(Editor's Note: This article was originally published on January 6, 2009. Your comments are welcome, but please be aware that authors of previously published articles may not be able to respond to your questions.)

Aunt Bett told me I should wait until I was at least 16 before I decided just who it was that I wanted to marry. I was only 12 at the time, and I had already made up my mind who I was going to marry, but he didn't know it yet. I was trying to get Aunt Bett to fix up a magic love potion so that I could give it to him, just to make sure there would be no doubt in his mind about our future. I already knew that my Gramma Ell had married when she was only 14, and she had been happily married until my grandfather passed away. The same was true of Granny Ninna, though I think she waited till she was about 16.

I had been reading up on love potions, and I didn't want anything that would be very obvious or difficult. I just wanted something I could sprinkle on the grilled cheese sandwiches I made for my best boyfriend whenever he came to my house to go sledding, or build a snowman, or to shoot my bow and arrow. It was winter and I didn't have anything important to do except to plan my wedding. I had it very nearly planned, but the groom just didn't know it yet, so the love potion was to make sure he was of the same mind that I was.

Even though there is nothing significant about its appearance, and even though it is not at all rare, vervain was long regarded with awe. The Romans considered it a sacred herb, and used it to purify their homes and their temples. They also used it medicinally. Druid priests considered it sacred. The ancients used it to treat colds, fevers, gout, skin infections, jaundice, asthma; the list of its cures was impressively long, much longer than I have indicated here. When I was 12, I had searched the old set of Compton's encyclopedias and found that the Romans had dedicated the herb to their Goddess of birth, Isis, and they considered vervain the most important ingredient in a love potion. Image

Verbena officinalis grows alongside roads and in pastures. It is native to the Mediterranean region, but is widely naturalized in temperate North America. It is a perennial herb, one to two feet tall with thin, erect, stiff stems. The leaves are opposite; the lower ones are oblong and coarsely toothed, the upper ones slender, lance shaped and deeply lobed. Small lilac flowers with five petals bloom from a slender spike from June through October.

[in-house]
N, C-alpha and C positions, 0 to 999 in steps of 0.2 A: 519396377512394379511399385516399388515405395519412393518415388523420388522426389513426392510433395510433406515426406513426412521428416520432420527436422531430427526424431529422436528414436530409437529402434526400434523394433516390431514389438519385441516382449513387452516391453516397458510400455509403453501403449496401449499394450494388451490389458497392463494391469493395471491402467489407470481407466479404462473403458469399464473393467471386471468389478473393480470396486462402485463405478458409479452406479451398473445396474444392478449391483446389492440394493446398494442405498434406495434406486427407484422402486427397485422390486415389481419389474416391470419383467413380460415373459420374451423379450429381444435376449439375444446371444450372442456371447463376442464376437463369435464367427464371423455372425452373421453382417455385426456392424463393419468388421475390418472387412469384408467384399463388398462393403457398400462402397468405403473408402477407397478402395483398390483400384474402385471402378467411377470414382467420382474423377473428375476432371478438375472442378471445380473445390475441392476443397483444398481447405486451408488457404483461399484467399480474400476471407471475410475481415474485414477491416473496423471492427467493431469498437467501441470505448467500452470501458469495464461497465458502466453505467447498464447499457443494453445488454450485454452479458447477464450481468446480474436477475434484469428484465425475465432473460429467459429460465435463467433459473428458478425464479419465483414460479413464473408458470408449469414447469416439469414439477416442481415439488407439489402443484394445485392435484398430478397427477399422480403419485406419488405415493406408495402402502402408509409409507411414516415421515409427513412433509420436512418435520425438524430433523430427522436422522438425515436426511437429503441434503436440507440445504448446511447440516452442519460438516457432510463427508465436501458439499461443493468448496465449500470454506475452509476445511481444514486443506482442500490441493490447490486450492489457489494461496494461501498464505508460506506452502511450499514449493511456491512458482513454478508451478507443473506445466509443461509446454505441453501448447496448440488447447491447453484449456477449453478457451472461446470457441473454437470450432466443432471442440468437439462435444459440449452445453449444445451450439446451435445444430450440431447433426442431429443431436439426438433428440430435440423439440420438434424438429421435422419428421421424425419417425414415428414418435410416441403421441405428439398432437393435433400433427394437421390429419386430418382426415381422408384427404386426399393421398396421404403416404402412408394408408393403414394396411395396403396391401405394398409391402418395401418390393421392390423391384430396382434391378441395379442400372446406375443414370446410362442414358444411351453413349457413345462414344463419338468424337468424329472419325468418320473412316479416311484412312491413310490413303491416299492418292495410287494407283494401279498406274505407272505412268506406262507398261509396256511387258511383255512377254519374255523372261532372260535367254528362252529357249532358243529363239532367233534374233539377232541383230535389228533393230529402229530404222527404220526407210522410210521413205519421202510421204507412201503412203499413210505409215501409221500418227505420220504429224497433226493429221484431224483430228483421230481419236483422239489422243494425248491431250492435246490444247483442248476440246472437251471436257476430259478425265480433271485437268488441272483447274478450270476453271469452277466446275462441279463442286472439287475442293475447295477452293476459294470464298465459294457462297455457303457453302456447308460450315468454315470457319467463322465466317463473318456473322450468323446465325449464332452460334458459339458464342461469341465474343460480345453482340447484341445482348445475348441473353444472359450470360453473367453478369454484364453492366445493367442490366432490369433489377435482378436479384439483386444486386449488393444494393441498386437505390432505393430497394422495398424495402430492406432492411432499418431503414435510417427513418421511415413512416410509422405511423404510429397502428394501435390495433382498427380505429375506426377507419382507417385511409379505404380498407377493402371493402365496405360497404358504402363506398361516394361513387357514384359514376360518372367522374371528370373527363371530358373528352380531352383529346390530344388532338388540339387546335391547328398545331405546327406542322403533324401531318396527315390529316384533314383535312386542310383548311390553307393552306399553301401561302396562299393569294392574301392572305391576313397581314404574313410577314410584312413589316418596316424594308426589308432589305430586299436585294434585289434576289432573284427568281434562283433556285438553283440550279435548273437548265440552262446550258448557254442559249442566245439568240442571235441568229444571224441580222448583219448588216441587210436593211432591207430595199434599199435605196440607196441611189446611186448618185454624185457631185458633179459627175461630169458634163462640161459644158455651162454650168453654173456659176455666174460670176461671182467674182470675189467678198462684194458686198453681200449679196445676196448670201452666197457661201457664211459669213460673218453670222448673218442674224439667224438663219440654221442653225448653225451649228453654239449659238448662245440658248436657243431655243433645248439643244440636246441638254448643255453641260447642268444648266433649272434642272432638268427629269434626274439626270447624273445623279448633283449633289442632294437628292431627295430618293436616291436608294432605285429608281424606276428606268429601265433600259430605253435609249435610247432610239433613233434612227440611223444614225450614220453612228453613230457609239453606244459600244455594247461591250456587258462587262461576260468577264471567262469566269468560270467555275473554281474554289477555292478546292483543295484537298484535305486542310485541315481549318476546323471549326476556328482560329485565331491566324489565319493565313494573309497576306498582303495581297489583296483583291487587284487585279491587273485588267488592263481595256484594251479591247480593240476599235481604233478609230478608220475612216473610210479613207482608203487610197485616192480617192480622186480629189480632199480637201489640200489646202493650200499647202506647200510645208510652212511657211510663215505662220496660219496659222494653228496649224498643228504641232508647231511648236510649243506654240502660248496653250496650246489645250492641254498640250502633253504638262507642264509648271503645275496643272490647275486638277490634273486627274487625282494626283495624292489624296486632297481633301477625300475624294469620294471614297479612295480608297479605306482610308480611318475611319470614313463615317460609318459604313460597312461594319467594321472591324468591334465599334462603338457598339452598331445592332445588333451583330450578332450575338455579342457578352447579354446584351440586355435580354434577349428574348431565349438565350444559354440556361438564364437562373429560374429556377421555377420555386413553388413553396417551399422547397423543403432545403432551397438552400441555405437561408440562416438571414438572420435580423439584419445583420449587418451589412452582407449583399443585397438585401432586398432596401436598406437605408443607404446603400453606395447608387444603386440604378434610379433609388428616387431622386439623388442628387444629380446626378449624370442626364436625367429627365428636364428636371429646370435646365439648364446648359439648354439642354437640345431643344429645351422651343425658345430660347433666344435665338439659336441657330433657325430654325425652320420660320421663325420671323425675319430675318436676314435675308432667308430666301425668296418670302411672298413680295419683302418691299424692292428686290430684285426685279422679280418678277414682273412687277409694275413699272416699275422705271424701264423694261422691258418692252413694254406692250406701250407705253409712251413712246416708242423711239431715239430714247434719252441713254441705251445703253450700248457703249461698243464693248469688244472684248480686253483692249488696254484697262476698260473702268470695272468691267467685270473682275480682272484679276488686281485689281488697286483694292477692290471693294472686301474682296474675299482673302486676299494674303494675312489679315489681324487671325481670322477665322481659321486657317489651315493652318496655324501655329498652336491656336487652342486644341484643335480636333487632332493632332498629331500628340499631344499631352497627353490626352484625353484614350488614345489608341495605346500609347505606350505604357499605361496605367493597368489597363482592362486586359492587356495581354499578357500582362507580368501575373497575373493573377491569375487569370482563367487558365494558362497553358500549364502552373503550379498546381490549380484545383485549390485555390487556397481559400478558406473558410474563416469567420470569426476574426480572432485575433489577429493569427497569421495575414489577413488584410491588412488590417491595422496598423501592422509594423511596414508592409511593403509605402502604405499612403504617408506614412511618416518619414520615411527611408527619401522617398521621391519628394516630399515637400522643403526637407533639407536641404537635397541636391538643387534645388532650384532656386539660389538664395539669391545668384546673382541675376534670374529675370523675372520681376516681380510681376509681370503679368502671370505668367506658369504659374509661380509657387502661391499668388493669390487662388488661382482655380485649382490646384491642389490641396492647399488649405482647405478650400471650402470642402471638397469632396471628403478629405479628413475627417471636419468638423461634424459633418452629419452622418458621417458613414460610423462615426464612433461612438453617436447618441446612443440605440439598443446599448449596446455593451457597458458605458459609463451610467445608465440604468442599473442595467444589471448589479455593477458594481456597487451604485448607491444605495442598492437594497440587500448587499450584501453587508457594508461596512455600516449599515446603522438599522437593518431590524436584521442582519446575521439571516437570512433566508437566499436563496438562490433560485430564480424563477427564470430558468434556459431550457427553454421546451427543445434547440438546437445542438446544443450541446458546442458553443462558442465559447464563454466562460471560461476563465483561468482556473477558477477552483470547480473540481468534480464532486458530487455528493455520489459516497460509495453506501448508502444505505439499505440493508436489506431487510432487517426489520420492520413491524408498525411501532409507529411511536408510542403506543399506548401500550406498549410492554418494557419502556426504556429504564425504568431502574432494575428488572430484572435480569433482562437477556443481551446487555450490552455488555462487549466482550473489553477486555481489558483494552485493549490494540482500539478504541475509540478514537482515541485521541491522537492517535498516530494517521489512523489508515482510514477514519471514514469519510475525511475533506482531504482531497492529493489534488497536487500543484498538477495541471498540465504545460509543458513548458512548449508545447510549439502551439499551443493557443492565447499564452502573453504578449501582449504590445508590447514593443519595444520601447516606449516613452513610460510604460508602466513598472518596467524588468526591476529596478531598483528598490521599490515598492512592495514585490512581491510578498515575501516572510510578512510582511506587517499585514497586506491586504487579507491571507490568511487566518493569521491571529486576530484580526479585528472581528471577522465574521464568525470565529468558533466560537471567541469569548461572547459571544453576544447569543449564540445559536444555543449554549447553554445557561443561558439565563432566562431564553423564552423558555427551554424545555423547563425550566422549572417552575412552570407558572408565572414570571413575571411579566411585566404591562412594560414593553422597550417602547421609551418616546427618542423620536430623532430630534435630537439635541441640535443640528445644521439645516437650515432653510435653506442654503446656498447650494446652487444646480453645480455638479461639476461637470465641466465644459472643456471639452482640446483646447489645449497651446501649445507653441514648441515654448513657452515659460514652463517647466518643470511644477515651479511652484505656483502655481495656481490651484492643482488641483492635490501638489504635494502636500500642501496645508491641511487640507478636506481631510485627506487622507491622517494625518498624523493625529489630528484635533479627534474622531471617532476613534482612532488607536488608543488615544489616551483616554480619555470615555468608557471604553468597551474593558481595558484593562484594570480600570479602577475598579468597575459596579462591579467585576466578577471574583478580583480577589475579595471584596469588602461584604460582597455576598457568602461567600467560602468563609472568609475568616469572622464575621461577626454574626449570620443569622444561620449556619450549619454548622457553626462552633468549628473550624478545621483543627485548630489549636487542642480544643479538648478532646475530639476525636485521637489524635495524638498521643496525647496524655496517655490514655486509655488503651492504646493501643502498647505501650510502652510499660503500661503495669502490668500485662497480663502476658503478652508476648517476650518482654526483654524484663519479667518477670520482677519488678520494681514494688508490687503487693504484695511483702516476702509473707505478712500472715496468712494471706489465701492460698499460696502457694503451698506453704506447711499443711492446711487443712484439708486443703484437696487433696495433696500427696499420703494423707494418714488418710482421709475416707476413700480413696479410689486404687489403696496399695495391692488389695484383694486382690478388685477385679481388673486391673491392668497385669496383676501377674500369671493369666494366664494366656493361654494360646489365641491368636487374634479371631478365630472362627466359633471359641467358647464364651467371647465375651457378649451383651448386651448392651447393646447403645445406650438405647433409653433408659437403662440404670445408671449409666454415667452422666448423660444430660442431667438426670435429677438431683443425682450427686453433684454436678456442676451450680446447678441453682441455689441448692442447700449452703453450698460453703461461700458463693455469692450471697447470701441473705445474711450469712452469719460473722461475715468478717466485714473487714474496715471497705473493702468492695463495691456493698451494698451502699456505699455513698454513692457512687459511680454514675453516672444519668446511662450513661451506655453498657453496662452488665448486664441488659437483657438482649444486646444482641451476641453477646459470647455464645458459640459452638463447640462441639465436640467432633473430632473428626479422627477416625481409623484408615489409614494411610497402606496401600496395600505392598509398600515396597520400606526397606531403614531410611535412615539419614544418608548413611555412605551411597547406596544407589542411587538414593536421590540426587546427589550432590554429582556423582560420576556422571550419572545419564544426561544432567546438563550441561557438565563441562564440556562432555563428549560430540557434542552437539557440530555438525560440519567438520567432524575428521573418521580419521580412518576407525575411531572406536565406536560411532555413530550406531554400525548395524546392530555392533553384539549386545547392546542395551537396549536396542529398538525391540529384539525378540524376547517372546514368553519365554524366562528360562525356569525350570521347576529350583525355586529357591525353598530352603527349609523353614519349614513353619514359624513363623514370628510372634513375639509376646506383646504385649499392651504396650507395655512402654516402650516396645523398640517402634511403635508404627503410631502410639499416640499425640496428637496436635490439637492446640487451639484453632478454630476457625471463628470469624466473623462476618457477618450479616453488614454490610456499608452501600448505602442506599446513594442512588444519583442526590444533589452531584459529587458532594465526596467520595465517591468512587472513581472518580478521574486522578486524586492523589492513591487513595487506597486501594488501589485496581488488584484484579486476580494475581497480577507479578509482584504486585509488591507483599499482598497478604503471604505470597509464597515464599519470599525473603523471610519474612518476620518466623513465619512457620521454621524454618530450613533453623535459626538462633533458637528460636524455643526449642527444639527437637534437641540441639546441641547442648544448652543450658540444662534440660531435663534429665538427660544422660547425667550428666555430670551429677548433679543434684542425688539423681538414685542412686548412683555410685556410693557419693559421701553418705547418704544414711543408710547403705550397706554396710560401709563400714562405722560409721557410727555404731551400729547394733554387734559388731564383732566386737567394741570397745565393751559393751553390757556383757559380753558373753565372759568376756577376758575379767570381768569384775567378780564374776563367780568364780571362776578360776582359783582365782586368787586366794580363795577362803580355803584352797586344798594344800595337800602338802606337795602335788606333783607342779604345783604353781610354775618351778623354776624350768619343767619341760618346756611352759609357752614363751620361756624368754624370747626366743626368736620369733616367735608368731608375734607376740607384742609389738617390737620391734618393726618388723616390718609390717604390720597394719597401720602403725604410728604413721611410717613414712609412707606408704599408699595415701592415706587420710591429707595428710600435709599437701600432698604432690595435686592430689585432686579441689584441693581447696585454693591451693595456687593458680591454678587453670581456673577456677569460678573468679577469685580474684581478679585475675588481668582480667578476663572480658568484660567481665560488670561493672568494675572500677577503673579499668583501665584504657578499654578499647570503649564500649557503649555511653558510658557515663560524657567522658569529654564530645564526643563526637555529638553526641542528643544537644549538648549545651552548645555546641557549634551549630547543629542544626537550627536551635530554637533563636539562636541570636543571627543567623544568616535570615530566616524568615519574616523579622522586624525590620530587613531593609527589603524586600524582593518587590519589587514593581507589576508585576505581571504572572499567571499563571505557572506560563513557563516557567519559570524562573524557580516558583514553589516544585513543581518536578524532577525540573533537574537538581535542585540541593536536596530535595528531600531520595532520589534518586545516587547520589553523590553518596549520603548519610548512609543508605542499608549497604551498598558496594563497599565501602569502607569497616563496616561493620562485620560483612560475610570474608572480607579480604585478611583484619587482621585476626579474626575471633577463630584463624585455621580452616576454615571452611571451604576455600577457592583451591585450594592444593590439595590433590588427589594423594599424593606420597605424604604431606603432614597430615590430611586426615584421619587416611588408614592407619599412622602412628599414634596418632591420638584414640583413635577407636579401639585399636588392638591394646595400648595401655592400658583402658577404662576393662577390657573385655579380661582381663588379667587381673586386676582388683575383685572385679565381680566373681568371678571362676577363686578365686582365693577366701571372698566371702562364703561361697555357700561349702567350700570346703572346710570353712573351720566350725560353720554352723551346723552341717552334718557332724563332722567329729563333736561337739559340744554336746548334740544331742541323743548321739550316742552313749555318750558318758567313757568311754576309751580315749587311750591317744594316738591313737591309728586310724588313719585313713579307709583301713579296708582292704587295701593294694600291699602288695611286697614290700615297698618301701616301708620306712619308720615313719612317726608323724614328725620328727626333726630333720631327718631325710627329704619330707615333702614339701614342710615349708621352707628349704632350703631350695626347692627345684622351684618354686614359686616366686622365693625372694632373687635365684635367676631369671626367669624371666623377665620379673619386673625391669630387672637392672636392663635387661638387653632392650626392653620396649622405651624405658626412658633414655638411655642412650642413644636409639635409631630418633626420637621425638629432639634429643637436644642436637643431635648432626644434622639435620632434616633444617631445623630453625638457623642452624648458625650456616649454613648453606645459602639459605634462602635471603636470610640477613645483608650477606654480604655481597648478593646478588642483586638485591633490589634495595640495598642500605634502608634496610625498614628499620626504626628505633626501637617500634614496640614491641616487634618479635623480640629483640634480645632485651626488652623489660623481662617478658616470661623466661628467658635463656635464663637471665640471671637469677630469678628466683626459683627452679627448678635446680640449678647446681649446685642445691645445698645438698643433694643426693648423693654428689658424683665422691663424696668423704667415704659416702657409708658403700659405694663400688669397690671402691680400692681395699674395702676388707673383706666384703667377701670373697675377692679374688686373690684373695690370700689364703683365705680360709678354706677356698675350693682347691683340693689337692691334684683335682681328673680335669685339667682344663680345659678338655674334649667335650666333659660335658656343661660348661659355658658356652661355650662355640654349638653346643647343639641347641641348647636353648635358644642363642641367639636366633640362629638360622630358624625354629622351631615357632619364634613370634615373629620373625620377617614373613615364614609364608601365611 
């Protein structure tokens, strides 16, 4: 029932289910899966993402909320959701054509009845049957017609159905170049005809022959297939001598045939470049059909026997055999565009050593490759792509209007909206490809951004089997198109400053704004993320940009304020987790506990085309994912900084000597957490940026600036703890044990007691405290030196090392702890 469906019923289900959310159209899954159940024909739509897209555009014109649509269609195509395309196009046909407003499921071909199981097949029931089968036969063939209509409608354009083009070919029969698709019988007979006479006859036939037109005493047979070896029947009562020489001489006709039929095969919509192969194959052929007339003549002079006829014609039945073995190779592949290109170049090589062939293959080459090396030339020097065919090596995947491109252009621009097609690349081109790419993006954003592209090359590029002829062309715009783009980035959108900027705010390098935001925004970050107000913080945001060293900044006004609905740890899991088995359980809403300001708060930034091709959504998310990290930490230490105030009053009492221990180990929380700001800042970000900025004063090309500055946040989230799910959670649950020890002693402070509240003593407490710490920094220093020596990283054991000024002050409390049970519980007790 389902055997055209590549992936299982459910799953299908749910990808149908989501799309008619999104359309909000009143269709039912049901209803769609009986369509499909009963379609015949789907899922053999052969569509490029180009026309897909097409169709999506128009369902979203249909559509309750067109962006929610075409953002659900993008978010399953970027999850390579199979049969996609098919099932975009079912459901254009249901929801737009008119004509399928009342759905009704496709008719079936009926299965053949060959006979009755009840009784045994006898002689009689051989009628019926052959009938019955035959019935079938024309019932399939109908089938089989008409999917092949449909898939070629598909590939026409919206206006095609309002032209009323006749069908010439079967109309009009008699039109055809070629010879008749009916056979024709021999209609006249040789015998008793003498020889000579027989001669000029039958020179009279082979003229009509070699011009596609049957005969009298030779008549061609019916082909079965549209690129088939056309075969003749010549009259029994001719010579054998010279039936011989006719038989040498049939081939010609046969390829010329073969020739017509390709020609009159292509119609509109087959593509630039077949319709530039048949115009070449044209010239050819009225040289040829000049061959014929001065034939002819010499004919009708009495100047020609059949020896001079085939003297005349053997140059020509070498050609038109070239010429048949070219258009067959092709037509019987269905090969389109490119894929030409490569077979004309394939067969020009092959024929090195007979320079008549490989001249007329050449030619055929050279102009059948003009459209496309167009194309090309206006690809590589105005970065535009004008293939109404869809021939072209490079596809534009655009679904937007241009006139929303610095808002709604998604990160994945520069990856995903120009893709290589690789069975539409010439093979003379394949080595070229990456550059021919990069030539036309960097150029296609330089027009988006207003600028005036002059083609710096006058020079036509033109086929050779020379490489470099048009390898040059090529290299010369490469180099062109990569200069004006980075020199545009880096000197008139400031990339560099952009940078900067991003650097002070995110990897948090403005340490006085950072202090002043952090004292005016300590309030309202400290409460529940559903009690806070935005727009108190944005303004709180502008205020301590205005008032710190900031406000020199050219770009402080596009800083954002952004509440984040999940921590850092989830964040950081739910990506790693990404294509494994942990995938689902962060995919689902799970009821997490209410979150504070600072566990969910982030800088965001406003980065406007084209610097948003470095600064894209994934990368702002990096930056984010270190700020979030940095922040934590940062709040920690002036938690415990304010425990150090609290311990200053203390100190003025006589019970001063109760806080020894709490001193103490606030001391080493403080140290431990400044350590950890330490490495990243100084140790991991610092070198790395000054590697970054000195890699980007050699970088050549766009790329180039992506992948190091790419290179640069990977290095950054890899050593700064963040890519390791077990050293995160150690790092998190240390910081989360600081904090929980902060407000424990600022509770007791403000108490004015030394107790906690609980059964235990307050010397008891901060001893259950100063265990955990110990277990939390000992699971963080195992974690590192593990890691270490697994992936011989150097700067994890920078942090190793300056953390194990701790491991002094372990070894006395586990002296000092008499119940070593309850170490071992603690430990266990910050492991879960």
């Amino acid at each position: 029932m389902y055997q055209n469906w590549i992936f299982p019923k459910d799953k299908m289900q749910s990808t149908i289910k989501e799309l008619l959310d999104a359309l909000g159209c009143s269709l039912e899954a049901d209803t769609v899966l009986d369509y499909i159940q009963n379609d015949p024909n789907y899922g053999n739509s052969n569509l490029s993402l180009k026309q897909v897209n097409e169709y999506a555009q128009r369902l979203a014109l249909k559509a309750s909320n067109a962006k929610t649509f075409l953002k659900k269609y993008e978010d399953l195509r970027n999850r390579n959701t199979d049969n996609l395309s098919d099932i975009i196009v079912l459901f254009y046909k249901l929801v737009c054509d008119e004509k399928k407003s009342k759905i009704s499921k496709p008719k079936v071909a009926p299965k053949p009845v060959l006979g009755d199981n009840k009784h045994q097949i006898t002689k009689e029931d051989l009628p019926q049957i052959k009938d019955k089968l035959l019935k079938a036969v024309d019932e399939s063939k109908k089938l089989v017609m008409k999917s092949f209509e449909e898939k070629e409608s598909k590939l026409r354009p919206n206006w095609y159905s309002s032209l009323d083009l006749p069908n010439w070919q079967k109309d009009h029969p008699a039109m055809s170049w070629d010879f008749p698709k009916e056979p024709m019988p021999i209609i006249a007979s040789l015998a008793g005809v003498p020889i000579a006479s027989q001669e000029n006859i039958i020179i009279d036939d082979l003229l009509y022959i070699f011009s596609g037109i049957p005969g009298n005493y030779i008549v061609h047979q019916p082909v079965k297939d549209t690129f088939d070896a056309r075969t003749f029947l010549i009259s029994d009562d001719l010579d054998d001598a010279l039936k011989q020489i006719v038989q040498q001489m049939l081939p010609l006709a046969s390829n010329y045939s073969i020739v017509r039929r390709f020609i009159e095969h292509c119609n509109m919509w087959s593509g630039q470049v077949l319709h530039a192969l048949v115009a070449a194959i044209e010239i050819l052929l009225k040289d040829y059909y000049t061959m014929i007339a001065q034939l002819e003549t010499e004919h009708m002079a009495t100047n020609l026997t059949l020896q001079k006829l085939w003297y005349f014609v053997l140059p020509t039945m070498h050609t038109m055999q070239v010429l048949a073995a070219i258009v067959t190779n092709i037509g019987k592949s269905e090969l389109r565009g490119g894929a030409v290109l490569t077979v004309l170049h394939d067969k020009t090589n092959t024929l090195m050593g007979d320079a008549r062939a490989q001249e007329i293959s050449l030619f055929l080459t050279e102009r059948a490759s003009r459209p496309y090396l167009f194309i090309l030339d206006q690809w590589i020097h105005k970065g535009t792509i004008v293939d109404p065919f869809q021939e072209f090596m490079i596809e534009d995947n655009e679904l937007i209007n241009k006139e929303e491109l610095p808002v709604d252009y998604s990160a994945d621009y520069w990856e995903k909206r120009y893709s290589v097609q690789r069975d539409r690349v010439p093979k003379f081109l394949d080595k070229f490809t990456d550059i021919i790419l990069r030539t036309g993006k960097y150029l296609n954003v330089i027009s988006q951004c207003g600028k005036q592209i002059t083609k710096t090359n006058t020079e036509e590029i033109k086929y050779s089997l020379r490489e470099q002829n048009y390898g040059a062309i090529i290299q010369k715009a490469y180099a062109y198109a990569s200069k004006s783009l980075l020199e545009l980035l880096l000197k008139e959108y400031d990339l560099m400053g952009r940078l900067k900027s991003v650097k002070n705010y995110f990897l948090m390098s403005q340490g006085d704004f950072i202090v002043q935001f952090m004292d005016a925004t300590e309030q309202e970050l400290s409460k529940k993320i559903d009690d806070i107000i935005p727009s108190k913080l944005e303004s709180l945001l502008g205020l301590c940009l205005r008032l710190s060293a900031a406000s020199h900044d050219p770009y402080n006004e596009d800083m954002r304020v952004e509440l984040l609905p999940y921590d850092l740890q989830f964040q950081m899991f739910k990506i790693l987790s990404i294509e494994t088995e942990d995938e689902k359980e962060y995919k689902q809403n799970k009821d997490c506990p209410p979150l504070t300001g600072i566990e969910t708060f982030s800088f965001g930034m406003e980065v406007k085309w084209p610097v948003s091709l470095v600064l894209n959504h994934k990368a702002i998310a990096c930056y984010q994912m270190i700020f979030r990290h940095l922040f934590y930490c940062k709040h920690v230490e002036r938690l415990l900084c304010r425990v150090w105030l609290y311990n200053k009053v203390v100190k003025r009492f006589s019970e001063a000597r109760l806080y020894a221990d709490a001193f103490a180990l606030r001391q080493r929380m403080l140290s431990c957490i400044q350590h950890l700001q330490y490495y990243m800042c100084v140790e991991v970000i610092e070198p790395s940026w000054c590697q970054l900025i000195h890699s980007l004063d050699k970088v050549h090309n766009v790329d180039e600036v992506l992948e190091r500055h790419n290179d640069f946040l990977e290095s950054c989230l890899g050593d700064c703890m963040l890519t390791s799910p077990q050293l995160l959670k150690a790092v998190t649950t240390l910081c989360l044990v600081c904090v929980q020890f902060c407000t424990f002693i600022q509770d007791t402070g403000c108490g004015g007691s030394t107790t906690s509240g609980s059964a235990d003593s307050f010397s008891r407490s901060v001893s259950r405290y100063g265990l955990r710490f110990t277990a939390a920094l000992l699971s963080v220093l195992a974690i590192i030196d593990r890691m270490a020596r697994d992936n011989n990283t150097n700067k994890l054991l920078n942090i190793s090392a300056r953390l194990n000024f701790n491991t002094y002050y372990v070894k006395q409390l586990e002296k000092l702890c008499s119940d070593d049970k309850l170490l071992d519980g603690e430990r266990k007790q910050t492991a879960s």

Various preparations of the plant were used medicinally all those years ago. Chewing the plant and its root was supposed to strengthen gums and teeth. It was both an ingredient of medieval witches' love potions and a charm against their evil spells. It made its way into Christian lore as the plant that had served to stanch Christ's wounds on Calvary, and some folks still called it herb of the cross. It was a plant that had a reputation as a virtual panacea.

I don't think Aunt Bett put much stock in vervain as a treatment for anything, but she knew it was not toxic, and when people asked her for her spring tonic, she supplied them with an infusion of vervain. Herbalists still recommend vervain tea occasionally as a tonic, astringent, and diuretic. There are those who also offer it as an appetite suppressant. Many of its medicinal uses have been subject to scientific scrutiny and pharmacologists find no evidence to support the plant's use for any of the ancient claims, but they do find that it is effective as a diuretic, gout remedy and an appetite suppressant.

So when I was 12, I was hoping Aunt Bett would give me a love potion that would help me with my marriage plans. She told me I was too young, but I always liked to have things in place so that I knew what to expect. I kept lists, I kept calendars, I had an orderly mind for important things. I might not have known the day of the week, but I knew for certain who I was going to marry. Aunt Bett was a little hesitant, until I finally said: "Aunt Bett, I already know that vervain is a love potion, so would you please just let me have a little of your dried leaves. I won't need much 'cause it won't take much, but I just want to be sure that Billy's ready when the time comes."

Aunt Bett gave me a little pouch of dried vervain, and I took it home all prepared to sprinkle it on the next grilled cheese sandwich that I made. I can tell you it worked fine for several years, but time passes as time always does, and my boyfriend and I went our sImageeparate ways as sometimes happens when college intervenes. I don't think he ever knew that I sprinkled vervain on his grilled cheese sandwiches.

I did find one other interesting legend concerning vervain, it is considered the ally of poets and writers for its relaxing effects. Maybe I should start sprinkling it on my own grilled cheese sandwiches.

All photos are from Plant Files. Thanks to these photographers: Trois, Baa, and Floridian.